Intended as a textbook for courses involving preparative solid-state chemistry, this book offers clear and detailed descriptions on how to prepare a selection of inorganic materials that exhibit important optical, magnetic and electrical properties, on a laboratory scale. The text covers a wide range of preparative methods and can be read as separate, independent chapters or as a unified coherent body of work. Discussions of various chemical systems reveal how the properties of a material can often be influenced by modifications to the preparative procedure, and vice versa. References to mineralogy are made throughout the book since knowledge of naturally occurring inorganic substances is helpful in devising many of the syntheses and in characterizing the product materials. A set of questions at the end of each chapter helps to connect theory with practice, and an accompanying solutions manual is available to instructors. This book is also of appeal to postgraduate students, post-doctoral researchers and those working in industry requiring knowledge of solid-state synthesis.
(source: Nielsen Book Data)9780470746110 20160608
dx.doi.org Wiley Online Library
Book
xvi, 271 p. : ill. (some col.)
  • Machine generated contents note: 1. Introduction
  • 2. Practical Equipment
  • 2.1. Containers
  • 2.2. Milling
  • 2.3. Fabrication of Ceramic Monoliths
  • 2.4. Furnaces
  • 2.5. Powder X-ray Diffractometry
  • 3. Artificial Cuprorivaite CaCuSi4O10 (Egyptian Blue) by a Salt-Flux Method
  • 4. Artificial Covellite CuS by a Solid-Vapour Reaction
  • 5. Turbostratic Boron Nitride t-BN by a Solid-Gas Reaction Using Ammonia as the Nitriding Reagent
  • 6. Rubidium Copper Iodide Chloride Rb4Cu16I7Cl13 by a Solid-State Reaction
  • 7. Copper Titanium Zirconium Phosphate CuTiZr(PO4)3 by a Solid-State Reaction Using Ammonium Dihydrogenphosphate as the Phosphating Reagent
  • 8. Cobalt Ferrite CoFe2O4 by a Coprecipitation Method
  • 9. Lead Zirconate Titanate PbZr0.52Ti0.48O3 by a Coprecipitation Method Followed by Calcination.
  • 10. Yttrium Barium Cuprate YBa2Cu3O7-δ (δ ~ 0) by a Solid-State Reaction Followed by Oxygen Intercalation
  • 11. Single Crystals of Ordered Zinc-Tin Phosphide ZnSnP2 by a Solution-Growth Technique Using Molten Tin as the Solvent
  • 12. Artificial Kieftite CoSb3 by an Antimony Self-Flux Method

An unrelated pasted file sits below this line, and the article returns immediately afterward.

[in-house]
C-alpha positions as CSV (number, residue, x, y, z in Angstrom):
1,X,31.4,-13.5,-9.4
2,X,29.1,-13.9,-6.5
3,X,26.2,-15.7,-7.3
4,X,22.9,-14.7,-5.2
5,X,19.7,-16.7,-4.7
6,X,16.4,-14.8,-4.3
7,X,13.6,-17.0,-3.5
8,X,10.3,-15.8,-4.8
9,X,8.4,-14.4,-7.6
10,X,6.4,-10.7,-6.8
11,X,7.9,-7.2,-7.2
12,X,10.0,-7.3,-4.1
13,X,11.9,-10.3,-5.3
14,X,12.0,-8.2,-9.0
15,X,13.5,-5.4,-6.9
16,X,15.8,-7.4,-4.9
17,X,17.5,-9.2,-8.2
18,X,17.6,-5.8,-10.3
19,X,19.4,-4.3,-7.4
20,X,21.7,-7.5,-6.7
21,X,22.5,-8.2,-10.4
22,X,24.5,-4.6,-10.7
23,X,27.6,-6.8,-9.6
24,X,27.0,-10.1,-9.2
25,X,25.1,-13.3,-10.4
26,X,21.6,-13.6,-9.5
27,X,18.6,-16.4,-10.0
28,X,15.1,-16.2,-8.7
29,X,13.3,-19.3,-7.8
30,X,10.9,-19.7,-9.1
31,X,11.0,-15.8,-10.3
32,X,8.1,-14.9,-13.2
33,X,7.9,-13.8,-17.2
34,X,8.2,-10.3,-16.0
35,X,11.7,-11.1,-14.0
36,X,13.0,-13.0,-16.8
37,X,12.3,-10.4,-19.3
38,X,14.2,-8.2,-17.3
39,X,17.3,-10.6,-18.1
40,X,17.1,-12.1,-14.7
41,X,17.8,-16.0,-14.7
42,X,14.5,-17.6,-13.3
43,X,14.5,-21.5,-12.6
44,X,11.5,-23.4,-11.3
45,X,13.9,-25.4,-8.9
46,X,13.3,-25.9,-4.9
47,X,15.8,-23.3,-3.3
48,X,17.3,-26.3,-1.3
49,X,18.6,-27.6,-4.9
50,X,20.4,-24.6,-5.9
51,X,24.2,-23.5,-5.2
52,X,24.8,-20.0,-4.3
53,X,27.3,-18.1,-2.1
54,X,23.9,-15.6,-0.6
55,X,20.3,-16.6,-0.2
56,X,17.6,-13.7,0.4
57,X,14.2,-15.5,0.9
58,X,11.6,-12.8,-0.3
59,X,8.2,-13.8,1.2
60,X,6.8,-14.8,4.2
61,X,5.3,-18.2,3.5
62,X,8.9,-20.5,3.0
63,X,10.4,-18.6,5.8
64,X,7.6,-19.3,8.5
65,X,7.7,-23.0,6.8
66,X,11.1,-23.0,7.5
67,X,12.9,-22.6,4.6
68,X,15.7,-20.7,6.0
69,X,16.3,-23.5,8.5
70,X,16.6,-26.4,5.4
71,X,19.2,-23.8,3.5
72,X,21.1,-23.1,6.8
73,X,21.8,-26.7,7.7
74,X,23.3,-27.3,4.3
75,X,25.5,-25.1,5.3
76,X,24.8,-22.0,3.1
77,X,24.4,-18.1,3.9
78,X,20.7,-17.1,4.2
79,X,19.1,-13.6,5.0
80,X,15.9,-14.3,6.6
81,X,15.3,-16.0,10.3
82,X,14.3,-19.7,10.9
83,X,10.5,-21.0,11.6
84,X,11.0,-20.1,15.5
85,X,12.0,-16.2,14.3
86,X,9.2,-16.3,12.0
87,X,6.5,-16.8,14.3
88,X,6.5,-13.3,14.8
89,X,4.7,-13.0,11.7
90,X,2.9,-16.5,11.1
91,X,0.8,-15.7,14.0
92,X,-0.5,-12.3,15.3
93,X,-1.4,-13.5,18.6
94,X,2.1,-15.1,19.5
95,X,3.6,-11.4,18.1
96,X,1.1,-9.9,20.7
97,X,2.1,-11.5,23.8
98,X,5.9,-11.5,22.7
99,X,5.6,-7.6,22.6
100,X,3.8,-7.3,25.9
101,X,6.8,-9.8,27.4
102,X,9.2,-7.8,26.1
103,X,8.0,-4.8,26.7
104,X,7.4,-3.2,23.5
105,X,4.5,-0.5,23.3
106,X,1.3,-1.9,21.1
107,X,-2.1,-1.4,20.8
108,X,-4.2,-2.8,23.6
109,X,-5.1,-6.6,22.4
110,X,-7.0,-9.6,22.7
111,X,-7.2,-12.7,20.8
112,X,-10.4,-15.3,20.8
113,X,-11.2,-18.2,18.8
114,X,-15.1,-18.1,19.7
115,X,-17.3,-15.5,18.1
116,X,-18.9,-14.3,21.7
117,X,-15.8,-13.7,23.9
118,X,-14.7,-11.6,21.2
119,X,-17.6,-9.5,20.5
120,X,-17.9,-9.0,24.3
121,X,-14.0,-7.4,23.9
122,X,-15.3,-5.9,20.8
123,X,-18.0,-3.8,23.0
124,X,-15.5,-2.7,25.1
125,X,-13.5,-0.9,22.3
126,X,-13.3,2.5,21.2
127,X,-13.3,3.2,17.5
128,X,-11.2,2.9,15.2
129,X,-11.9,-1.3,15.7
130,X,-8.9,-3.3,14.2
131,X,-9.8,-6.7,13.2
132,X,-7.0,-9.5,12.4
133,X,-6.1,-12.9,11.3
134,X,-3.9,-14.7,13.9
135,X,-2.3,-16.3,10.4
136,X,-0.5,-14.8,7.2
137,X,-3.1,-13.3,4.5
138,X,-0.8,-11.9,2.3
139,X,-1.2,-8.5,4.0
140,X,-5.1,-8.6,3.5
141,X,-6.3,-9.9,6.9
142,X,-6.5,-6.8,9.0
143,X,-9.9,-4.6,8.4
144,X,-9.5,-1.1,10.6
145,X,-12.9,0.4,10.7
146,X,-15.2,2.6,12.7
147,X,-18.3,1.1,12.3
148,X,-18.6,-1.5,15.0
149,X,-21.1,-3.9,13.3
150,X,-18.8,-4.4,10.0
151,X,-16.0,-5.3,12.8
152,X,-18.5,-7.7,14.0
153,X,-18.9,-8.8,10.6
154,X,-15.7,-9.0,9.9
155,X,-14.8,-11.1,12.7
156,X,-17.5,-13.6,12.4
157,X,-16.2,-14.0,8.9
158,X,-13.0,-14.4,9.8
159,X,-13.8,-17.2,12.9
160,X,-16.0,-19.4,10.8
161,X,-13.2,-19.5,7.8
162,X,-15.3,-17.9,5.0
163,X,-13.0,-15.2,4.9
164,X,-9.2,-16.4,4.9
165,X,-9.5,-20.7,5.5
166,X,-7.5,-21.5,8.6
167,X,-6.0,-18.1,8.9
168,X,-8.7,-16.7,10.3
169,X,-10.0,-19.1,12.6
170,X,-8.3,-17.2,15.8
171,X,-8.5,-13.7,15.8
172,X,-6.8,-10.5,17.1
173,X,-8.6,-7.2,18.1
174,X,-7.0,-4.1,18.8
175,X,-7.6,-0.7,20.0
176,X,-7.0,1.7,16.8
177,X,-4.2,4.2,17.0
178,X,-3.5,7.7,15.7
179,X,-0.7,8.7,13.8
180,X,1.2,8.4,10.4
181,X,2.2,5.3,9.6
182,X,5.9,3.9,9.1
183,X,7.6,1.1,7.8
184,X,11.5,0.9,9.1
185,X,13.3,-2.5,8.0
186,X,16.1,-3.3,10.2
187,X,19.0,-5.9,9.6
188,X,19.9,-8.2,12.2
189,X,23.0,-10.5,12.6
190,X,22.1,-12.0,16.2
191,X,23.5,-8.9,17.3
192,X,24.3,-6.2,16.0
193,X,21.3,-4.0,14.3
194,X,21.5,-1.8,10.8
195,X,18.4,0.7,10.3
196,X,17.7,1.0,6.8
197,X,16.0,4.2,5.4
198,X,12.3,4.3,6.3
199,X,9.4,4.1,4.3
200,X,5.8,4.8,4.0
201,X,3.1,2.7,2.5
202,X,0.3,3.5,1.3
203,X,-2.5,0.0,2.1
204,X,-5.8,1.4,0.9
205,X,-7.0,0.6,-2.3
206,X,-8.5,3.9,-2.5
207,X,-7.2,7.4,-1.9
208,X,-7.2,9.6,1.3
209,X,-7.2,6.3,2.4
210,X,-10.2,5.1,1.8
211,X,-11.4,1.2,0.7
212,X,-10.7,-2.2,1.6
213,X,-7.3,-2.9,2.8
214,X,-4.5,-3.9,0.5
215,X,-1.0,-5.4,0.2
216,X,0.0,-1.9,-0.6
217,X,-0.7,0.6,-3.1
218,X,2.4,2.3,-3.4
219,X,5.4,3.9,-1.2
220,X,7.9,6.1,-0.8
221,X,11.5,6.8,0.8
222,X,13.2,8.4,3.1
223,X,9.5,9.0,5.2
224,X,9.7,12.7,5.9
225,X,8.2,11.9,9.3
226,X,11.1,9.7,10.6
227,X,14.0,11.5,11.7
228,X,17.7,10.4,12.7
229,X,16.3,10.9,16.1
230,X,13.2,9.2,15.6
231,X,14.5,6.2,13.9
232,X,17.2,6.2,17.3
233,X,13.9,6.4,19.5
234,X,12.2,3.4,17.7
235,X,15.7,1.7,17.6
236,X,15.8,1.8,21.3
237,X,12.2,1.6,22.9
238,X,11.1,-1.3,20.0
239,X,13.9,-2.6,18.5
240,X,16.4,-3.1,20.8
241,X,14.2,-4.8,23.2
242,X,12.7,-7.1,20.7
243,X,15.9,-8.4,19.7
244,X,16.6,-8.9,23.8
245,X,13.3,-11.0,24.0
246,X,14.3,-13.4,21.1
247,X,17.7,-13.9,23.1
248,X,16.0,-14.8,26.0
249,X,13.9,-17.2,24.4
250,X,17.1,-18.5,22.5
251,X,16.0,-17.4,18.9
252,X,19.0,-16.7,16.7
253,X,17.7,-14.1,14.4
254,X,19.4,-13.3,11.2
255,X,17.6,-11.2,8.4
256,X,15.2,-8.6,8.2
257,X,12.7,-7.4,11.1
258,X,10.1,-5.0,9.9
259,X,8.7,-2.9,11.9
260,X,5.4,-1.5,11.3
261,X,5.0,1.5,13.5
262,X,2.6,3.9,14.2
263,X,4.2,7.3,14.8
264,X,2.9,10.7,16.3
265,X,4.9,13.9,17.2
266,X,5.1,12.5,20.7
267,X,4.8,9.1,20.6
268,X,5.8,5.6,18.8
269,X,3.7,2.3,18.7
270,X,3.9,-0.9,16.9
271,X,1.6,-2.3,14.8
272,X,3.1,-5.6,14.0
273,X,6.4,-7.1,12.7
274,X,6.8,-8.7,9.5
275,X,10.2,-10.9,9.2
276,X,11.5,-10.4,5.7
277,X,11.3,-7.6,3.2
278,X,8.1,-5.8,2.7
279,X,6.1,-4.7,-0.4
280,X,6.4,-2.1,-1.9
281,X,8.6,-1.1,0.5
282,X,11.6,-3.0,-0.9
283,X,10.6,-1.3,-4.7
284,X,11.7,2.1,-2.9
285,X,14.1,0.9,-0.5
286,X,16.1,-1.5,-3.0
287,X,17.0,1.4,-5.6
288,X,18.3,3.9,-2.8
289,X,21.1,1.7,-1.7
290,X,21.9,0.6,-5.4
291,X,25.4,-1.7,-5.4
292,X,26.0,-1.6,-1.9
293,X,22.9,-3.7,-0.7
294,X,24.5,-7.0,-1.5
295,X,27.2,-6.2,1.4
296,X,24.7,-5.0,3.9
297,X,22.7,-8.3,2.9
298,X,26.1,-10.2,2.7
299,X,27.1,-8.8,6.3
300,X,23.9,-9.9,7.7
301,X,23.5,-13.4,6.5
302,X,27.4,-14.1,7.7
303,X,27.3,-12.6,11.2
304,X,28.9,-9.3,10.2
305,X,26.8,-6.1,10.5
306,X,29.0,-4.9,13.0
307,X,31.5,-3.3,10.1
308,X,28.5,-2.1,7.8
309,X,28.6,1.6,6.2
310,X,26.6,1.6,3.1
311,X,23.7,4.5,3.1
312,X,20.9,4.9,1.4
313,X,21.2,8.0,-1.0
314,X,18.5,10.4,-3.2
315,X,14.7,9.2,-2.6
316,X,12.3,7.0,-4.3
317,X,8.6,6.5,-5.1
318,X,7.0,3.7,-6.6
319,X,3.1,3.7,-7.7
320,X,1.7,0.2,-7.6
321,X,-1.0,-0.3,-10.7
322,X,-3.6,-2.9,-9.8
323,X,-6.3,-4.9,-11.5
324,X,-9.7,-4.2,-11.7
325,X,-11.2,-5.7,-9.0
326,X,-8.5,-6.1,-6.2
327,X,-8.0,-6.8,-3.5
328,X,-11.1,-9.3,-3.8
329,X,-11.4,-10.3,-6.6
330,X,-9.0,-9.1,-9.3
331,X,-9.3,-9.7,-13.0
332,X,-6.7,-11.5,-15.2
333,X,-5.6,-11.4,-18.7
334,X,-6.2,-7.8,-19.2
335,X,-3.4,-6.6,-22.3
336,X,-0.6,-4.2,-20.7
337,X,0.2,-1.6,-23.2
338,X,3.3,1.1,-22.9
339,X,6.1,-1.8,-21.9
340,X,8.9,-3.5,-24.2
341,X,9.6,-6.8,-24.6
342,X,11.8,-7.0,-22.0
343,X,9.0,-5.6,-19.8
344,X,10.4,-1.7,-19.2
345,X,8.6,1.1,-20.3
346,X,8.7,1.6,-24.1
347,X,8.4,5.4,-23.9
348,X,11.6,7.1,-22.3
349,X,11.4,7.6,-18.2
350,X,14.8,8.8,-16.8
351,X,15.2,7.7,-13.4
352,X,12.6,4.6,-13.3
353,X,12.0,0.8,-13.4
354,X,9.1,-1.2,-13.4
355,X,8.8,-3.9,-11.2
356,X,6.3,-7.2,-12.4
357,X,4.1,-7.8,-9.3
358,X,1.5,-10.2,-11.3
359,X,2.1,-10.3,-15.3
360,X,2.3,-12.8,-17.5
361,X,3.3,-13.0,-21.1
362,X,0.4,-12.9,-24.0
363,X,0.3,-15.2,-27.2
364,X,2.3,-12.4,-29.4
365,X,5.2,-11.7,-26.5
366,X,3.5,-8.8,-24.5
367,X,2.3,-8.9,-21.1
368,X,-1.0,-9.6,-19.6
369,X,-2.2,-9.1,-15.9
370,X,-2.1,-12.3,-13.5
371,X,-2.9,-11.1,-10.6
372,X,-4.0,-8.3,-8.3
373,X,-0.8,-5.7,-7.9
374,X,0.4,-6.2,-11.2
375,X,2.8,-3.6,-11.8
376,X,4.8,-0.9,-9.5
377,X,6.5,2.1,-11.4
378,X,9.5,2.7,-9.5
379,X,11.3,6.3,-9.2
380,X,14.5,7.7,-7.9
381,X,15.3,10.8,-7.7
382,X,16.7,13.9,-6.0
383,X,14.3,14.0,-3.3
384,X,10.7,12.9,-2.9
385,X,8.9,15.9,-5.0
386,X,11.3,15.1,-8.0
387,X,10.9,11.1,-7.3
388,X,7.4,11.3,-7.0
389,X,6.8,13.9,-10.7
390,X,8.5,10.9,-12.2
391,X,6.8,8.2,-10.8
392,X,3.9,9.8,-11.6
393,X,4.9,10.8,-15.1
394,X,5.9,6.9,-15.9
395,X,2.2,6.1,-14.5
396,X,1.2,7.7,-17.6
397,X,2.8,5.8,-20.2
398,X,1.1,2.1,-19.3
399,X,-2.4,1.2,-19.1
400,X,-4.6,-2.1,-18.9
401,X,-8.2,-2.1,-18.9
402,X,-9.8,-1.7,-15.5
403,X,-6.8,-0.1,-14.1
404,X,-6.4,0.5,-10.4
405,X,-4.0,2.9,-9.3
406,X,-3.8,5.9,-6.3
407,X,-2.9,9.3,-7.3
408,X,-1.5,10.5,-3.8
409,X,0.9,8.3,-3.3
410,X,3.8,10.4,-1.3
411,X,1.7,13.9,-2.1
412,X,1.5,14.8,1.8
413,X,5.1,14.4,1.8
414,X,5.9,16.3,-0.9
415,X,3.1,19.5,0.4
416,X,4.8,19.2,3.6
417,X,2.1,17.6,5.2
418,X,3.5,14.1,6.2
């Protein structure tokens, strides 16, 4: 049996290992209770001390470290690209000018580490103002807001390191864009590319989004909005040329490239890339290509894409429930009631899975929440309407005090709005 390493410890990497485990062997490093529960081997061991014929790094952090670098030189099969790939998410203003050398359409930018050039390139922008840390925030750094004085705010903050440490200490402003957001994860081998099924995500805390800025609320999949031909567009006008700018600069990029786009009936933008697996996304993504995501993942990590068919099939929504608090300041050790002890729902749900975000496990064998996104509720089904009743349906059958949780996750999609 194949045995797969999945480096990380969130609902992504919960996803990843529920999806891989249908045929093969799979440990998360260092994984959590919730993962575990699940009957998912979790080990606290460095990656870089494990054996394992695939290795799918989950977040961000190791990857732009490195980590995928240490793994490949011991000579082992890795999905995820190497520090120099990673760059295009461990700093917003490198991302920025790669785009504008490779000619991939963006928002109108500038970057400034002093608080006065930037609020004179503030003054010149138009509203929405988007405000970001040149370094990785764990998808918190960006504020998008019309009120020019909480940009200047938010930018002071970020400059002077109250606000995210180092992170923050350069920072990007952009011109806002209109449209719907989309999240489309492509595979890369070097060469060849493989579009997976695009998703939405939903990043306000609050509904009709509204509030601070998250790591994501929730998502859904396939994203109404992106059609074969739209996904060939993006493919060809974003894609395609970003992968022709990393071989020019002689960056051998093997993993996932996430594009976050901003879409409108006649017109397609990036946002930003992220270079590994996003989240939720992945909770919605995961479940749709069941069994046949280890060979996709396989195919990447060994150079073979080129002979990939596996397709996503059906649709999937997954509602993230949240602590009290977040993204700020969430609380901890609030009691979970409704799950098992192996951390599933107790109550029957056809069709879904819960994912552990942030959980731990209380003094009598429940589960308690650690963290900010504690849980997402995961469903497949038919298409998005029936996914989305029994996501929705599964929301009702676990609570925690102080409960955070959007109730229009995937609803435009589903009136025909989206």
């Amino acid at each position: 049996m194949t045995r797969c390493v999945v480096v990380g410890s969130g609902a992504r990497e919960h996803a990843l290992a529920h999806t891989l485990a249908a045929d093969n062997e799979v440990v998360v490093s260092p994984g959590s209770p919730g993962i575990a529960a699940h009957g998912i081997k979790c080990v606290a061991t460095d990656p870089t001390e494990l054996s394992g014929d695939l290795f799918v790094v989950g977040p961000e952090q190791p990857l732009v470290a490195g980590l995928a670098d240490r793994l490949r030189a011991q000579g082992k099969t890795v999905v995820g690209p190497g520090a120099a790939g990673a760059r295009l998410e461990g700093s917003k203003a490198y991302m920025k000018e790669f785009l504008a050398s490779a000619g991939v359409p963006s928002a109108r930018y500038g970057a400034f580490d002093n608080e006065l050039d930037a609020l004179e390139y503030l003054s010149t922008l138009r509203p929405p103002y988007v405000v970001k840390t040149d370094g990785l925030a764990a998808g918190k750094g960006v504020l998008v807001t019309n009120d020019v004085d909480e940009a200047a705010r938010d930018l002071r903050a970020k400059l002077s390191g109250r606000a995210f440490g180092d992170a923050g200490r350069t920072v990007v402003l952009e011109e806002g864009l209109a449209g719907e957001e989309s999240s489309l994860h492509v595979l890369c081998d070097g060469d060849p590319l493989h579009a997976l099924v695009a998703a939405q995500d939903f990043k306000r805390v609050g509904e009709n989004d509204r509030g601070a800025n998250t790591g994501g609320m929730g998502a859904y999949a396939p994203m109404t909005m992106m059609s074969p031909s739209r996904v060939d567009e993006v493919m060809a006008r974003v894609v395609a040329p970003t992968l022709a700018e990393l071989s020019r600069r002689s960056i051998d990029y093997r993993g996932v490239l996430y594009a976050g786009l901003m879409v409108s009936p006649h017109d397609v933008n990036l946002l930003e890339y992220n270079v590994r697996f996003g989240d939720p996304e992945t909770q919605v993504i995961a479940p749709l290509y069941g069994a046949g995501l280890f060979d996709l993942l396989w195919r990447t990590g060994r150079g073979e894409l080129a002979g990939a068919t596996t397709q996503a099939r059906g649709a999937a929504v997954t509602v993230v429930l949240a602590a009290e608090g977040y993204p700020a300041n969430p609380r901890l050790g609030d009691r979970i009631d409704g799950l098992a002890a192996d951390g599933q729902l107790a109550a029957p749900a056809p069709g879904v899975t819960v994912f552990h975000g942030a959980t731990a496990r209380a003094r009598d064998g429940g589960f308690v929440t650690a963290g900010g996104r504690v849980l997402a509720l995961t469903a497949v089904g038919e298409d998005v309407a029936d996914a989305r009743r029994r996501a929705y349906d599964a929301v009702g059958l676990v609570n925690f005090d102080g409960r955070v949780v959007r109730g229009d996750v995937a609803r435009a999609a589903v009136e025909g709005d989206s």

• 13. Artificial Violarite FeNi2S4 by a Hydrothermal Method Using DL-Penicillamine as the Sulfiding Reagent
  • 14. Artificial Willemite Zn1.96Mn0.04SiO4 by a Hybrid Coprecipitation and Sol-Gel Method
  • 15. Artificial Scheelite CaWO4 by a Microwave-Assisted Solid-State Metathetic Reaction
  • 16. Artificial Hackmanite Na8[Al6Si6O24]Cl1.8S0.1 by a Structure-Conversion Method with Annealing Under a Reducing Atmosphere
  • 17. Gold-Ruby Glass from a Potassium-Antimony-Borosilicate Melt with a Controlled Annealing.
Book
xxxiii, 187 p. : ill.
Book
x, 253 p. : ill. ; 24 cm.
  • PREFACE -- PART I - CELLULAR SYSTEMS -- 1. Iron Sulfur Cluster Biosynthesis: Scaffold and Donor Proteins, and Mechanistic Insights -- 2. Molecular Interaction Between Frataxin and Ferrochelatase During Heme Assembly: Frataxin's Role as a Potential Iron Chaperone During Heme Biosynthesis -- 3. Biosynthesis and Regulation of the Heme: A Biosynthetic Pathway -- 4. Assembly of Cytochrome c Oxidase -- 5. New Approaches to Analyzing the Site Selectivities and Crystal Structures of DNA Targeted Metal Complexes -- 6. Zn(II) Homeostasis in E. coli -- PART II - SYNTHETIC MODELS -- 7. N2S3X-Fe Models of Nitrile Hydratase -- 8. Studies Into the Metal Chemistry of the Carbaporphyrinoids: Insights Into the Biological Choice of Porphyrin -- 9. Bioinspired Aerobic Substrate Oxidation: A Ni(II)-Oximate Catalyst that Parallels Biological Alcohol and Amine Oxidation Chemistry -- 10. Inorganic Models for Two-Electron Redox Chemistry in Biological Systems: Ligand-Bridged Molybdenum and Tungsten Dimers -- 11. Metal-Mediated Peptide Assembly: From Discrete Molecular Species to Large-Scale Morphologies -- 12. Understanding the Biological Chemistry of Mercury Using a de novo Protein Design Strategy -- 13. Understanding Oxotransferase Reactivity in a Model System Using Singular Value Decomposition Analysis -- 14. DNA Minor Groove Recognition by Ni(II)- and Cu(II)-Gly-Gly-His Derived Metallopeptides.
  • (source: Nielsen Book Data)9780841269750 20160610